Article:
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About the Ombudsman

The first ICANN ombudsman was Dr Frank Fowlie.

A native of Canada, Dr. Fowlie brought 20 years of experience to the position as an Ombudsman and conflict resolution specialist, having operated in various agencies of the Canadian government and the United Nations. Dr Fowlie established the office and set up the operating procedures, the case management system and worked with the board to establish the framework under which the ombudsman now operates. He was a pioneer in many ways because of the ICANN ombudsman role is unique. It is not an organisational ombudsman role, but an executive ombudsman role closer to that of a classical ombudsman. He stamped his mark on the office and his study of the operation of the ICANN ombudsman office earned him a doctorate with a dissertation on the evaluation of Ombudsman programs at La Trobe University ­Melbourne. Dr Fowlie concluded his term of office in 2011.

Chris LaHatte was appointed as the second ombudsman In July 2011.

Chris has been a lawyer for more than 34 years. He qualified at the University of Auckland, and was admitted to the Bar in 1978. He later obtained a Masters degree in Dispute Resolution from Massey University. He has practiced as a barrister in New Zealand and other countries.

Chris has a diverse legal background and has appeared in all levels of courts and tribunals in New Zealand. He has had cases reported in official law reports and published many articles in legal journals. He has also acted as a lawyer for clients in many mediations, and acted as a mediator.

As well as internet issues, he has a particular interest in construction and building law and is a member of the panel of Construction Adjudicators and he is also on the Panel of Mediators held by the Arbitrators and Mediators Institute of New Zealand. He is a Fellow of the Institute in Mediation and Arbitration. Chris has presented seminars for the New Zealand and Auckland Law Societies, AMINZ and for publishers such as LexisNexis. He is an editor for Brookers District Court Procedure in New Zealand. Chris is also a Costs Assessor and Mediator for the New Zealand Law Society.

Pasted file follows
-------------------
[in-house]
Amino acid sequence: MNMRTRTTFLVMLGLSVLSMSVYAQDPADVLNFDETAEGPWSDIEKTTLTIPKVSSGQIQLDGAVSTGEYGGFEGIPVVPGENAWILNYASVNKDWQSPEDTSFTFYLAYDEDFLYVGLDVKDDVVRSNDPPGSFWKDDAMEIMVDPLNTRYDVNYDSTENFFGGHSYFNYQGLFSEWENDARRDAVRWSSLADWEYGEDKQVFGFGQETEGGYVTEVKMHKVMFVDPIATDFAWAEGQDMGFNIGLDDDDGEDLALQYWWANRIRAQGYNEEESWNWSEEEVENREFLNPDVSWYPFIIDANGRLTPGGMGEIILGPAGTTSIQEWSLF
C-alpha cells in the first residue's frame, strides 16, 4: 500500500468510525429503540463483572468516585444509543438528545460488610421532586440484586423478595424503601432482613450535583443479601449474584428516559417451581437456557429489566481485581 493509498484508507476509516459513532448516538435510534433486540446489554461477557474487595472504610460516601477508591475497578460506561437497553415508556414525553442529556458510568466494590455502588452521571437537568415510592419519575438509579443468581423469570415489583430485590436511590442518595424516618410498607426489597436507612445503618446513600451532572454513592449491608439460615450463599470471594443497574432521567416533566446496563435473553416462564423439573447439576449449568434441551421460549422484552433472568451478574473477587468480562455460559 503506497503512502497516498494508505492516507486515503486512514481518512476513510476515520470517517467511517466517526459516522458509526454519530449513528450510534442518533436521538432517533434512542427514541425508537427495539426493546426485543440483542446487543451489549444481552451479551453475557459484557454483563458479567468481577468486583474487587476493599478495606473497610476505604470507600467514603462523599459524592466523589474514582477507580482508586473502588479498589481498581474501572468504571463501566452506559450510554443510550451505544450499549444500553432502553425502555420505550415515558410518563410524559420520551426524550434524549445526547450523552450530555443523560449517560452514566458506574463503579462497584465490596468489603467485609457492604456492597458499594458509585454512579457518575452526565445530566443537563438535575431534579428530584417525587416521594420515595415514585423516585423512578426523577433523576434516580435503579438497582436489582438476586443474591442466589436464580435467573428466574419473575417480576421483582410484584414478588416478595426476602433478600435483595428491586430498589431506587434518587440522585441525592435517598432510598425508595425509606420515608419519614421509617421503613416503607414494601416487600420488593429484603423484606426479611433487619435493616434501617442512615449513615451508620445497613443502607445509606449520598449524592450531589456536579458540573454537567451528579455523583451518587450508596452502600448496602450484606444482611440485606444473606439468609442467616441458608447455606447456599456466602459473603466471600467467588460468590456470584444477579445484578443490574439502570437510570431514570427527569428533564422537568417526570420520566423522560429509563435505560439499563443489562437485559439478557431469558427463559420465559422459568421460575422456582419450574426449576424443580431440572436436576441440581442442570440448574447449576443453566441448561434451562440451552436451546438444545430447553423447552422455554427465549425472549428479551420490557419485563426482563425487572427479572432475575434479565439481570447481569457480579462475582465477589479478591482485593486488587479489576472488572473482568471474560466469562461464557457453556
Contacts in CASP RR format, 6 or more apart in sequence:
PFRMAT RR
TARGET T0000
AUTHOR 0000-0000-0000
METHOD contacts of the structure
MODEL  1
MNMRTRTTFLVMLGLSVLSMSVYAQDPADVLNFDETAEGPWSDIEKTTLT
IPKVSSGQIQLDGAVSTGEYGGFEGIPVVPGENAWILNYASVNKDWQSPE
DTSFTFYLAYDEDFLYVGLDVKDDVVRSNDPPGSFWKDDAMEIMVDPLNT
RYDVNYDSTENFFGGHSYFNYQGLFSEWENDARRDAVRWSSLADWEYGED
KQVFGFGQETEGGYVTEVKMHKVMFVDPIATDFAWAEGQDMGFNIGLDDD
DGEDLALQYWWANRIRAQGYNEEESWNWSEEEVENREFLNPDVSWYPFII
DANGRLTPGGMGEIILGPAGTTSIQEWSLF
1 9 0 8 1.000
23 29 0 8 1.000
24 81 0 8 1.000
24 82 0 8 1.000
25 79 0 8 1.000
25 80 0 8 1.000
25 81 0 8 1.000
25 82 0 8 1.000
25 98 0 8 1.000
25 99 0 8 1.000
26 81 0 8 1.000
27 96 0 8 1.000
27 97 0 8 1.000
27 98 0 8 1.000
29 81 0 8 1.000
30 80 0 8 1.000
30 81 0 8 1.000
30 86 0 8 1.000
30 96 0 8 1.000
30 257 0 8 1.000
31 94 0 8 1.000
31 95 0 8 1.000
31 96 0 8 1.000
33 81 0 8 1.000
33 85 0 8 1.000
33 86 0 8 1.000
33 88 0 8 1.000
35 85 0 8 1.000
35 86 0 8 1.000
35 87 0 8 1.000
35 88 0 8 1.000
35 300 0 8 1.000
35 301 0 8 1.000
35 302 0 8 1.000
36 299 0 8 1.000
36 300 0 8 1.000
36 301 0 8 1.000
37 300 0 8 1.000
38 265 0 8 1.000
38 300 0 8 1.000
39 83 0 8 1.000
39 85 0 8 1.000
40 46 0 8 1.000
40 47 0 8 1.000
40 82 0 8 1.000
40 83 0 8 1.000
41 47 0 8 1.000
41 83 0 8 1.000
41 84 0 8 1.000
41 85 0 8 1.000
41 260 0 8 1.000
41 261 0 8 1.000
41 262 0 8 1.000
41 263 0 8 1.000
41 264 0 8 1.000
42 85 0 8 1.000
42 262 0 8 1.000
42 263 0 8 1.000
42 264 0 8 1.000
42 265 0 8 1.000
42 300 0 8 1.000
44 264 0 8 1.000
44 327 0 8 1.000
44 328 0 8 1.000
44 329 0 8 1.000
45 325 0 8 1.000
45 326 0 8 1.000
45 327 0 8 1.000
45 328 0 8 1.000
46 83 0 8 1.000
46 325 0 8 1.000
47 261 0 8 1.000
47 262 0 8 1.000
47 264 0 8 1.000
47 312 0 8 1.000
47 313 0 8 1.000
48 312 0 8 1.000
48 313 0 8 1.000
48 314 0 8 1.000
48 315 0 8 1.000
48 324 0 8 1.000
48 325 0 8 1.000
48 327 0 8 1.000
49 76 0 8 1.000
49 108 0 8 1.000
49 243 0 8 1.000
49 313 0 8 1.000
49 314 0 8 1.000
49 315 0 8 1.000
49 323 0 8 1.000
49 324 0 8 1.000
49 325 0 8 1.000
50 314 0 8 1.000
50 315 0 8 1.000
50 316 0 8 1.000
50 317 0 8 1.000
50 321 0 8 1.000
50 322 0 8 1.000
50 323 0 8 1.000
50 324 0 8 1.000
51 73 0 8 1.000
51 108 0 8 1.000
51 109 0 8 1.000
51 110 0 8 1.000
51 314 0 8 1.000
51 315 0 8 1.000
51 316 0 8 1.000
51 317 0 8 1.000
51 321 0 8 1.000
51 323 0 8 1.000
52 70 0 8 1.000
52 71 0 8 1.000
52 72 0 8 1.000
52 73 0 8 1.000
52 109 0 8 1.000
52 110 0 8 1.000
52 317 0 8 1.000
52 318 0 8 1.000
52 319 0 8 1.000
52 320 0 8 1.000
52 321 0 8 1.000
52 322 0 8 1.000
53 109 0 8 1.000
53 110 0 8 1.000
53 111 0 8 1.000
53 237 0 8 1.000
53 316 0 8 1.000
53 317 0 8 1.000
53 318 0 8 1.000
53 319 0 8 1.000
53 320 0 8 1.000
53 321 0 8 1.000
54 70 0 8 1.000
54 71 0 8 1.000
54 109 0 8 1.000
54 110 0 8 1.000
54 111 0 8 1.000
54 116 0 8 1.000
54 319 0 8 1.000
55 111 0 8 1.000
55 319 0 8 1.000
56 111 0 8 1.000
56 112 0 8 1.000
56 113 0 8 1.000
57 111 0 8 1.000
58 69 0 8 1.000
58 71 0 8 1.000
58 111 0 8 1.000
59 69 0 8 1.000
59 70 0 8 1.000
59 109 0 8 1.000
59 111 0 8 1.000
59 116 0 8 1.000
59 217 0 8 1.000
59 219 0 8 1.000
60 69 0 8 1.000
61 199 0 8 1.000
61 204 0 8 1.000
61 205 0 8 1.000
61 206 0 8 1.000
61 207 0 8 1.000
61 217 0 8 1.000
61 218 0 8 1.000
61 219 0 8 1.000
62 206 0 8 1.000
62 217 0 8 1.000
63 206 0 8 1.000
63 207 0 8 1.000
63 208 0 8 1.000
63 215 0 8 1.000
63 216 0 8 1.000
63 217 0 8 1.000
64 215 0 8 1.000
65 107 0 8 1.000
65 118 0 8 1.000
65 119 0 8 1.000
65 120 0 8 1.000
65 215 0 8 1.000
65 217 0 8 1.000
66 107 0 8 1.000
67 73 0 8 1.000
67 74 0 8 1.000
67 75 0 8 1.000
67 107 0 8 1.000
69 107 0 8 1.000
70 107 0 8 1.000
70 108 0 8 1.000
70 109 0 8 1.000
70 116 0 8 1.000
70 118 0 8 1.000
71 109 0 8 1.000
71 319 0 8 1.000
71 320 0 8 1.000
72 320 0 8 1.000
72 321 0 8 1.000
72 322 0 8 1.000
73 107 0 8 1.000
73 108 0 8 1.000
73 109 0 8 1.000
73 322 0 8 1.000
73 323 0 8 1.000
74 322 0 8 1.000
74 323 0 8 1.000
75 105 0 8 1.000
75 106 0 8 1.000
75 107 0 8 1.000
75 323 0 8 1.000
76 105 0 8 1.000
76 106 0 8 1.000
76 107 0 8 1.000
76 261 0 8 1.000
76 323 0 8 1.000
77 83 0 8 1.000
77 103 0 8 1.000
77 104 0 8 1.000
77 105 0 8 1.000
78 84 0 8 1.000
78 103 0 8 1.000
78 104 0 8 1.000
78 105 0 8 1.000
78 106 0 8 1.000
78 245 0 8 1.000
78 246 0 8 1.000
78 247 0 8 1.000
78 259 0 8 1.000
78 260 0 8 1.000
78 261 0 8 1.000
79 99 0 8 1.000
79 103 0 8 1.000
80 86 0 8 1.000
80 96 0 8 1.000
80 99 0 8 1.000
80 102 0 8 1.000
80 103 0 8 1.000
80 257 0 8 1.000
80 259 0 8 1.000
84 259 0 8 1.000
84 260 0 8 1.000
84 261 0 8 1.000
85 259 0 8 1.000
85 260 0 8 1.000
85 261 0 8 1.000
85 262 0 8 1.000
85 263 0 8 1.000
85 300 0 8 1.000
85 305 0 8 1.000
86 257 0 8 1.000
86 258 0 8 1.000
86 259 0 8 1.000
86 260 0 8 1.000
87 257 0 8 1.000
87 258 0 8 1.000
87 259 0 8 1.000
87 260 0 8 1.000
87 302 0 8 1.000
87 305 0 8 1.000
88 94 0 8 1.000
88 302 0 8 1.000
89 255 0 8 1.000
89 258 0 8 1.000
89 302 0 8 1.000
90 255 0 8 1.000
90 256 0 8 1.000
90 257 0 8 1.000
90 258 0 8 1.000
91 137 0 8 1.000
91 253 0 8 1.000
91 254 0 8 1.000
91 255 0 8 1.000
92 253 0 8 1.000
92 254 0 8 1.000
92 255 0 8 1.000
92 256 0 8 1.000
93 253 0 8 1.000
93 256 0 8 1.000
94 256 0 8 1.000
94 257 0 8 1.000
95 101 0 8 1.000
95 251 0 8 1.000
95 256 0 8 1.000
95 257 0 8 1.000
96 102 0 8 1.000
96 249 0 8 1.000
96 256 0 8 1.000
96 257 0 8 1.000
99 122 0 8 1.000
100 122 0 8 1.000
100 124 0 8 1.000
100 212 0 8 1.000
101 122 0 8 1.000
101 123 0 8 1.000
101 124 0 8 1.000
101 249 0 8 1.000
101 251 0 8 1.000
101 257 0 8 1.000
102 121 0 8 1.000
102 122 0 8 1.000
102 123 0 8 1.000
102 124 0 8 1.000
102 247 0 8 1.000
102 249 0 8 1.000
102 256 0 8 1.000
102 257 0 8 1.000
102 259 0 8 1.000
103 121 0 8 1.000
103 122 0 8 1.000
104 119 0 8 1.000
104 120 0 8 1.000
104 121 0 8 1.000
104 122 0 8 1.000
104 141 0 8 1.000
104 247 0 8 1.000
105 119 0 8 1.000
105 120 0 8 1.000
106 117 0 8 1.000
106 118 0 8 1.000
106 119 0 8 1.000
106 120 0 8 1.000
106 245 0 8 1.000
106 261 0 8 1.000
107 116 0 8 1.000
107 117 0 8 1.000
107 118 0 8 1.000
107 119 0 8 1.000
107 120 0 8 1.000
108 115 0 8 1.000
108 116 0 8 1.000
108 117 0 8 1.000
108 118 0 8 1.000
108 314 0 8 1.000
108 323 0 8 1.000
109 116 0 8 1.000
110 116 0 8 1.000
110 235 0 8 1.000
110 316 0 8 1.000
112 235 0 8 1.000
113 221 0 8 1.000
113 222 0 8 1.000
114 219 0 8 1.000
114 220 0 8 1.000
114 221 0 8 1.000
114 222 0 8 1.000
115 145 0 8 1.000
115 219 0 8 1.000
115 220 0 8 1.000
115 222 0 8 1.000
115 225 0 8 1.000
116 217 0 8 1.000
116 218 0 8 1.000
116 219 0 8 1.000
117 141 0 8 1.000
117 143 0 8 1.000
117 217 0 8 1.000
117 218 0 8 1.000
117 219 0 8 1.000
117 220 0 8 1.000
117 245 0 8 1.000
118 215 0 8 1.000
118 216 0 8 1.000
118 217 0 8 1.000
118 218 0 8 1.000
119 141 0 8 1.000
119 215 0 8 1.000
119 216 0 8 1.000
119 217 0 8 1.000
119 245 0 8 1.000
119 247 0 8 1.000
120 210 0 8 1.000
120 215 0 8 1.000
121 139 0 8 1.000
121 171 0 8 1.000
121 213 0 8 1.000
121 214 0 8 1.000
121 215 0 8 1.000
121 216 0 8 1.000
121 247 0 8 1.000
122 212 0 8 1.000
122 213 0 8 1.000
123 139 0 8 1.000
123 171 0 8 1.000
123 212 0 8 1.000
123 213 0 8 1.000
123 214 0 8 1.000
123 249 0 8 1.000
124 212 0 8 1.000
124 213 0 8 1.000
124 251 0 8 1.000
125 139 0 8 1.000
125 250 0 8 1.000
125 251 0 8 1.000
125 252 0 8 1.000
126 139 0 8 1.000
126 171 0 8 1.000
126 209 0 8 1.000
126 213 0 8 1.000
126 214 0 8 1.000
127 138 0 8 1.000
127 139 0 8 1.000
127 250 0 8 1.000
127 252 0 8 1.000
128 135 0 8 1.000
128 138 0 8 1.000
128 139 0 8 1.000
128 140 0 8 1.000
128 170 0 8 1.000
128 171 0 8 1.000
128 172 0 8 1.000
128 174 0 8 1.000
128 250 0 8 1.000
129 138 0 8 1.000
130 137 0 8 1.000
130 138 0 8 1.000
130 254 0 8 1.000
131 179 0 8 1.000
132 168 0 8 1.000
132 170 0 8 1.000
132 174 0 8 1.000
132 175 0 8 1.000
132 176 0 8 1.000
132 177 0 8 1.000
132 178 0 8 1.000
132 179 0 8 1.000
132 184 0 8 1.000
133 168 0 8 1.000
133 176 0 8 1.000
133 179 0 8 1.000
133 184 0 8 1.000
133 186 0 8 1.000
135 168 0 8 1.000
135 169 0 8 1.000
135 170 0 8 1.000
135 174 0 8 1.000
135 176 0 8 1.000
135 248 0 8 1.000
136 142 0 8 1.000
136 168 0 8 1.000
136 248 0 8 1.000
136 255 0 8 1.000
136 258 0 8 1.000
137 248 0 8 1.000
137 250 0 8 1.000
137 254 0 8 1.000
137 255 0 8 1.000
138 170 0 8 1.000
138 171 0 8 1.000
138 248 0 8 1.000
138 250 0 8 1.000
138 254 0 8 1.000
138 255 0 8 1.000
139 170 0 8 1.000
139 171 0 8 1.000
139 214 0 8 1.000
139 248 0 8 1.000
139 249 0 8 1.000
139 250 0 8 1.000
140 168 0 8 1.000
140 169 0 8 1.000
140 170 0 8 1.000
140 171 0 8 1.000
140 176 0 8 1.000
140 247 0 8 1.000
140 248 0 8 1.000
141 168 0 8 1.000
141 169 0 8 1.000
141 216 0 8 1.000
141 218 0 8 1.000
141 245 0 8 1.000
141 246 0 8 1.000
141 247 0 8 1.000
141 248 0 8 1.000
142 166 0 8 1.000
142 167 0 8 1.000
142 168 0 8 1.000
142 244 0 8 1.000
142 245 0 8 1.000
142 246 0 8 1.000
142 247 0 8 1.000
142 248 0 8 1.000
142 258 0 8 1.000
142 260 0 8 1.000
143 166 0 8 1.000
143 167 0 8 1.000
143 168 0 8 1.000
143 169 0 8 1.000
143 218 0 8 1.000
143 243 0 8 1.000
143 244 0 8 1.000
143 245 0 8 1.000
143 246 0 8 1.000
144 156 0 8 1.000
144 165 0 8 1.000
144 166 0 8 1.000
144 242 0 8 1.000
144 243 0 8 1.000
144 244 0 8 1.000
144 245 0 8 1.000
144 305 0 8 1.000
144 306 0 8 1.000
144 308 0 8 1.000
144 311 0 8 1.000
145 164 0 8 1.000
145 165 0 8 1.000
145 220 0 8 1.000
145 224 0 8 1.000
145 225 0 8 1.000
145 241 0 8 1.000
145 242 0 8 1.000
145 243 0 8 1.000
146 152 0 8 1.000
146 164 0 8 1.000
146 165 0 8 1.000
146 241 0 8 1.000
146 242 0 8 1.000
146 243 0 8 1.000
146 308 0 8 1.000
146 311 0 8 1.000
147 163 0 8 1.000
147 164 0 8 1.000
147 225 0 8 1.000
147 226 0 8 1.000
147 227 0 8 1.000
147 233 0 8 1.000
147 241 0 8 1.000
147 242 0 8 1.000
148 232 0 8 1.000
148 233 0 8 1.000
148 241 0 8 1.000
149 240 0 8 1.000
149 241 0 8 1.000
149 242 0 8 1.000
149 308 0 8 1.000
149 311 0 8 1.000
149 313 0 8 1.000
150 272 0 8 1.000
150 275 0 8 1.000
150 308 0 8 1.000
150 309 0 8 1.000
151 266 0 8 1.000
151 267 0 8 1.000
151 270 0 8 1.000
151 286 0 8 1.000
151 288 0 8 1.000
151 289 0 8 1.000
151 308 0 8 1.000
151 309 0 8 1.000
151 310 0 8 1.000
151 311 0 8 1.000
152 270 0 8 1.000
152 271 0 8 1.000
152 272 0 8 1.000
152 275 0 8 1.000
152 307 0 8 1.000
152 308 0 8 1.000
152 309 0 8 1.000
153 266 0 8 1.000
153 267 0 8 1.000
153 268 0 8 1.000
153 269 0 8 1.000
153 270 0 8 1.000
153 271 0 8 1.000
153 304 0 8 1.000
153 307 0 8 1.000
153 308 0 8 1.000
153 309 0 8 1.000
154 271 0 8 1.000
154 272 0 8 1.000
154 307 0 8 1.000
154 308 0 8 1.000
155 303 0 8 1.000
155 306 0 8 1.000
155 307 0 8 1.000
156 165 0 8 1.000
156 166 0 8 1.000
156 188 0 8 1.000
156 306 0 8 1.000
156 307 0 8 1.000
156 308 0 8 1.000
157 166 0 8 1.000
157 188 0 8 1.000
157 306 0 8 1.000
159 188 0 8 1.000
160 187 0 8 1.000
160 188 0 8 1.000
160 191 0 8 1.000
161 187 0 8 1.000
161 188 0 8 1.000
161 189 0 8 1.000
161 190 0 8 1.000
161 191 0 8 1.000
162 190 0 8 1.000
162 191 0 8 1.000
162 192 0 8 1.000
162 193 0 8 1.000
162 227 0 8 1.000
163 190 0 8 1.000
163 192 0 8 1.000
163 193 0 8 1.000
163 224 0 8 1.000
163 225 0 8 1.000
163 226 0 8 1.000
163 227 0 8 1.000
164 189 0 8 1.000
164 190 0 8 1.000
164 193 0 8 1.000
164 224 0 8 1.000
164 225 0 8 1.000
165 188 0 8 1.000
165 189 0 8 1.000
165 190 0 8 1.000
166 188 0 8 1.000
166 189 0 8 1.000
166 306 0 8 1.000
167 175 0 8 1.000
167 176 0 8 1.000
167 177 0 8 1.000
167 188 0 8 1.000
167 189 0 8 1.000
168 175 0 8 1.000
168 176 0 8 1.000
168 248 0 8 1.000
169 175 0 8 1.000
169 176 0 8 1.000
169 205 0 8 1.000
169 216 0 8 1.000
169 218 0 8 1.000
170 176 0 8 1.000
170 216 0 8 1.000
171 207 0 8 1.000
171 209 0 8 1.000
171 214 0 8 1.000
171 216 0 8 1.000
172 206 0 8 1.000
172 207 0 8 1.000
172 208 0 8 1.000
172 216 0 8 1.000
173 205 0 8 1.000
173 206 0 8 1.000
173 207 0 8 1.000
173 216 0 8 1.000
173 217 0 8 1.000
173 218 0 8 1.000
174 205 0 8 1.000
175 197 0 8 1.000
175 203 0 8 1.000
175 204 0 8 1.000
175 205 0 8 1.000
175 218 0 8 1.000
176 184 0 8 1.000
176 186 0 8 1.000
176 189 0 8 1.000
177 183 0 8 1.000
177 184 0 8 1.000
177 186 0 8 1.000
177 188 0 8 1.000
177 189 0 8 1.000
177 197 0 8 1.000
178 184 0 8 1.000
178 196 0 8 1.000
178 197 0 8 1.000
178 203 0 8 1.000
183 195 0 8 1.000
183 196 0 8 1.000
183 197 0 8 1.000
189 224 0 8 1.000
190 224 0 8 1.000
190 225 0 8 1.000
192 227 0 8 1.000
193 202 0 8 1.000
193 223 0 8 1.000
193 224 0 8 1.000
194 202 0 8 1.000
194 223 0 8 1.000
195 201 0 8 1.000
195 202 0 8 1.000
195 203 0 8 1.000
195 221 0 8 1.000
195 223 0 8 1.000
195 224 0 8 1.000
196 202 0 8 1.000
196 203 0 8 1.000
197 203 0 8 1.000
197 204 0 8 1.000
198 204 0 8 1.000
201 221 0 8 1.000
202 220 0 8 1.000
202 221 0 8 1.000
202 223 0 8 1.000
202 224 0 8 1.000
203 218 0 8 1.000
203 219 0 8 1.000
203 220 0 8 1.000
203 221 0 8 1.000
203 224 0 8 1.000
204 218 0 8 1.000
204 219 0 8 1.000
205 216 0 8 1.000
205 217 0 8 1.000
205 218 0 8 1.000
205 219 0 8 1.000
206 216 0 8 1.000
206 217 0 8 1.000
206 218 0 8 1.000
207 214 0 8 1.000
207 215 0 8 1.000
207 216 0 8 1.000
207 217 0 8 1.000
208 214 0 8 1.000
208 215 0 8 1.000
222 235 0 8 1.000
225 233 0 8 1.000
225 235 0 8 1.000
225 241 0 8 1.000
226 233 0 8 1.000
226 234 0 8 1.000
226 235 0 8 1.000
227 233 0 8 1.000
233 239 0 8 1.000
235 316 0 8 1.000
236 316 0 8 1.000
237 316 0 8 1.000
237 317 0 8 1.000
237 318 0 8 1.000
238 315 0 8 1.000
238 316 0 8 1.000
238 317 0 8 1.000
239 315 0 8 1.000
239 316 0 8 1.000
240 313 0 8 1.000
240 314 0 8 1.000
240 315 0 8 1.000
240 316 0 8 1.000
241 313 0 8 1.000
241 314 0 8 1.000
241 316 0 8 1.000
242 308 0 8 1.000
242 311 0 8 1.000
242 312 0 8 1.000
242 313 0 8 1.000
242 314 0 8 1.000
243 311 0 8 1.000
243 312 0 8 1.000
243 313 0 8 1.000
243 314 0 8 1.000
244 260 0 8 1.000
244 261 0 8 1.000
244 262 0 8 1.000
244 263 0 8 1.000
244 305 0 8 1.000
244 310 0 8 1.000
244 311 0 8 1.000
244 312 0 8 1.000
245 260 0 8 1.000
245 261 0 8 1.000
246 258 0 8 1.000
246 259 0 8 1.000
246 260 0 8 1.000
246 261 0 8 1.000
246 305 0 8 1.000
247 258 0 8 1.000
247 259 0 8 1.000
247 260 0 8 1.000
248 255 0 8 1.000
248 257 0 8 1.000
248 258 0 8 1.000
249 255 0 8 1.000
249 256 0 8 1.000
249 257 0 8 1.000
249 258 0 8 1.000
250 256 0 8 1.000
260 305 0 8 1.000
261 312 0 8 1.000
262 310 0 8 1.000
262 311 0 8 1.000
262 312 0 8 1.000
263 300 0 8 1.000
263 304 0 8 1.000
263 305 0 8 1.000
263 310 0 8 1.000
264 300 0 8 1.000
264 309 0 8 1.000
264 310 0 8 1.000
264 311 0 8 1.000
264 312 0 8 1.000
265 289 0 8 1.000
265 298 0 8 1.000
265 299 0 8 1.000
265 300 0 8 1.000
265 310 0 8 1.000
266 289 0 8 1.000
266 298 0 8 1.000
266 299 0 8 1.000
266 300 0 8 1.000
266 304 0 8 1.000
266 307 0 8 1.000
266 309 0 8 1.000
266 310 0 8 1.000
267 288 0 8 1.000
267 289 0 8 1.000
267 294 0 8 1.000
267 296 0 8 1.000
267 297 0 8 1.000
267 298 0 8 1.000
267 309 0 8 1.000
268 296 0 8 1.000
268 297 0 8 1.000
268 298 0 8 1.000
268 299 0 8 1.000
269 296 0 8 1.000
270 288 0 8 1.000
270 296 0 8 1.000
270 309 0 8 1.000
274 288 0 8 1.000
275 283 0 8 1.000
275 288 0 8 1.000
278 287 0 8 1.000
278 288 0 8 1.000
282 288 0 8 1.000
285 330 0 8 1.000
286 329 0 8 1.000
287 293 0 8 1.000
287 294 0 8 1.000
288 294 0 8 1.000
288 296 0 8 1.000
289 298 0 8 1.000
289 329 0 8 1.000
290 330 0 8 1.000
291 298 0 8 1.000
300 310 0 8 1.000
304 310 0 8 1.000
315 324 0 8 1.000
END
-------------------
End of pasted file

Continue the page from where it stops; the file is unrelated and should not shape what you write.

Chris is a member of the International Ombudsman Association and an individual member of the International Ombudsman Institute. He has published papers on Ombudsman issues in New Zealand Lawyer and in the International Ombudsman Association Journal.

Domain Name System
Internationalized Domain Name ,IDN,"IDNs are domain names that include characters used in the local representation of languages that are not written with the twenty-six letters of the basic Latin alphabet ""a-z"". An IDN can contain Latin letters with diacritical marks, as required by many European languages, or may consist of characters from non-Latin scripts such as Arabic or Chinese. Many languages also use other types of digits than the European ""0-9"". The basic Latin alphabet together with the European-Arabic digits are, for the purpose of domain names, termed ""ASCII characters"" (ASCII = American Standard Code for Information Interchange). These are also included in the broader range of ""Unicode characters"" that provides the basis for IDNs. The ""hostname rule"" requires that all domain names of the type under consideration here are stored in the DNS using only the ASCII characters listed above, with the one further addition of the hyphen ""-"". The Unicode form of an IDN therefore requires special encoding before it is entered into the DNS. The following terminology is used when distinguishing between these forms: A domain name consists of a series of ""labels"" (separated by ""dots""). The ASCII form of an IDN label is termed an ""A-label"". All operations defined in the DNS protocol use A-labels exclusively. The Unicode form, which a user expects to be displayed, is termed a ""U-label"". The difference may be illustrated with the Hindi word for ""test"" — परीका — appearing here as a U-label would (in the Devanagari script). A special form of ""ASCII compatible encoding"" (abbreviated ACE) is applied to this to produce the corresponding A-label: xn--11b5bs1di. A domain name that only includes ASCII letters, digits, and hyphens is termed an ""LDH label"". Although the definitions of A-labels and LDH-labels overlap, a name consisting exclusively of LDH labels, such as""icann.org"" is not an IDN."